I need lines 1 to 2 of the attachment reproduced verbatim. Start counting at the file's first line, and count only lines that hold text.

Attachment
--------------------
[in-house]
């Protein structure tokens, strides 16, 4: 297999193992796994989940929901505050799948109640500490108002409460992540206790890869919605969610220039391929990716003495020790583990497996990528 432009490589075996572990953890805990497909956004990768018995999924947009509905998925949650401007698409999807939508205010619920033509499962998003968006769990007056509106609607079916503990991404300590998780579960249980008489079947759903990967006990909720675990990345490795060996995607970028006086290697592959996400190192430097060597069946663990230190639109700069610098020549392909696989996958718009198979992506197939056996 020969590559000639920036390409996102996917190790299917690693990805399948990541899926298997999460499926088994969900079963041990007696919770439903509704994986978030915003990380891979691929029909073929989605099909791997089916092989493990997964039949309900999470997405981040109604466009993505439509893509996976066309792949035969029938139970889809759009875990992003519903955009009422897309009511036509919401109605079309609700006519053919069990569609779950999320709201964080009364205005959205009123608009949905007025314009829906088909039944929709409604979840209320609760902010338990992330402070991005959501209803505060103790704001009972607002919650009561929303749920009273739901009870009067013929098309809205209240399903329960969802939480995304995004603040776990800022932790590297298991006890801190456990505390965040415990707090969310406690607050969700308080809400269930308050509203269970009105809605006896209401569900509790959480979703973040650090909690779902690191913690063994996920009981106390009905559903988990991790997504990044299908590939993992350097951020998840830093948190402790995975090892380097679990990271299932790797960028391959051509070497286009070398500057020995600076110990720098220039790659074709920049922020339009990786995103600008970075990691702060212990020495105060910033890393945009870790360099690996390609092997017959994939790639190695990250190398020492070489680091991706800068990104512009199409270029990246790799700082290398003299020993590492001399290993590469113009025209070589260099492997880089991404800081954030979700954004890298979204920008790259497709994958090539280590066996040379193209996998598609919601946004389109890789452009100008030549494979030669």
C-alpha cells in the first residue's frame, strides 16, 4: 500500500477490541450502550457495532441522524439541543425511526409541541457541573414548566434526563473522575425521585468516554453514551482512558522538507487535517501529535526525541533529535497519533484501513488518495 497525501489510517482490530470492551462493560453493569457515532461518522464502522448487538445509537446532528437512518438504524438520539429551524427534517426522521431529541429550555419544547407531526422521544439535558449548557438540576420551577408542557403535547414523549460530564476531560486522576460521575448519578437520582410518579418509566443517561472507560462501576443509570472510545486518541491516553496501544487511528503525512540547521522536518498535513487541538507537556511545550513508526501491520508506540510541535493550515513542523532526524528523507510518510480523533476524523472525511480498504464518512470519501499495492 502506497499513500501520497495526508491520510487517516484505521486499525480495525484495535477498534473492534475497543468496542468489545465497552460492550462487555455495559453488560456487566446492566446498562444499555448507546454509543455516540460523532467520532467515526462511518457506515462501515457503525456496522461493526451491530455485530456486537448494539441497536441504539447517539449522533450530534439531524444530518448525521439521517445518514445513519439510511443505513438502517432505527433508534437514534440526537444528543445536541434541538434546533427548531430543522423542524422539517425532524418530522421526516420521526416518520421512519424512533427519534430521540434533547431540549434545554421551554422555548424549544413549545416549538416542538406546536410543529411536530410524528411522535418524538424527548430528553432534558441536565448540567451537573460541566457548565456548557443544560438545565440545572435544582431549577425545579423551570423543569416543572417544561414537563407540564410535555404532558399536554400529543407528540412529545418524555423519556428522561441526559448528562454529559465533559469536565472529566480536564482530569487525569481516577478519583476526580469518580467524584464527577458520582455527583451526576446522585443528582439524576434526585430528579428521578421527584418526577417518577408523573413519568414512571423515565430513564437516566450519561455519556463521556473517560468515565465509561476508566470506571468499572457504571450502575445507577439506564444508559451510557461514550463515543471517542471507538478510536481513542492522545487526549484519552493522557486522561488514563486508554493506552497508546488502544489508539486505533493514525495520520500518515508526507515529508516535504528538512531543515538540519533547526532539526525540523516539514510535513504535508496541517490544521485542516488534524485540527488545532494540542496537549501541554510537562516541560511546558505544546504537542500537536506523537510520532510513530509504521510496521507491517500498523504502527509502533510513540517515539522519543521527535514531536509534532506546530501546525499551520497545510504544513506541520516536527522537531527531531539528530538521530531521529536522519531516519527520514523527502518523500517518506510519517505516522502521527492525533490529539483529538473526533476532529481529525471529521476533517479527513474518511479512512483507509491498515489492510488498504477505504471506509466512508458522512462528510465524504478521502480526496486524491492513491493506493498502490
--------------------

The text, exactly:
[in-house]
């Protein structure tokens, strides 16, 4: 297999193992796994989940929901505050799948109640500490108002409460992540206790890869919605969610220039391929990716003495020790583990497996990528 432009490589075996572990953890805990497909956004990768018995999924947009509905998925949650401007698409999807939508205010619920033509499962998003968006769990007056509106609607079916503990991404300590998780579960249980008489079947759903990967006990909720675990990345490795060996995607970028006086290697592959996400190192430097060597069946663990230190639109700069610098020549392909696989996958718009198979992506197939056996 020969590559000639920036390409996102996917190790299917690693990805399948990541899926298997999460499926088994969900079963041990007696919770439903509704994986978030915003990380891979691929029909073929989605099909791997089916092989493990997964039949309900999470997405981040109604466009993505439509893509996976066309792949035969029938139970889809759009875990992003519903955009009422897309009511036509919401109605079309609700006519053919069990569609779950999320709201964080009364205005959205009123608009949905007025314009829906088909039944929709409604979840209320609760902010338990992330402070991005959501209803505060103790704001009972607002919650009561929303749920009273739901009870009067013929098309809205209240399903329960969802939480995304995004603040776990800022932790590297298991006890801190456990505390965040415990707090969310406690607050969700308080809400269930308050509203269970009105809605006896209401569900509790959480979703973040650090909690779902690191913690063994996920009981106390009905559903988990991790997504990044299908590939993992350097951020998840830093948190402790995975090892380097679990990271299932790797960028391959051509070497286009070398500057020995600076110990720098220039790659074709920049922020339009990786995103600008970075990691702060212990020495105060910033890393945009870790360099690996390609092997017959994939790639190695990250190398020492070489680091991706800068990104512009199409270029990246790799700082290398003299020993590492001399290993590469113009025209070589260099492997880089991404800081954030979700954004890298979204920008790259497709994958090539280590066996040379193209996998598609919601946004389109890789452009100008030549494979030669």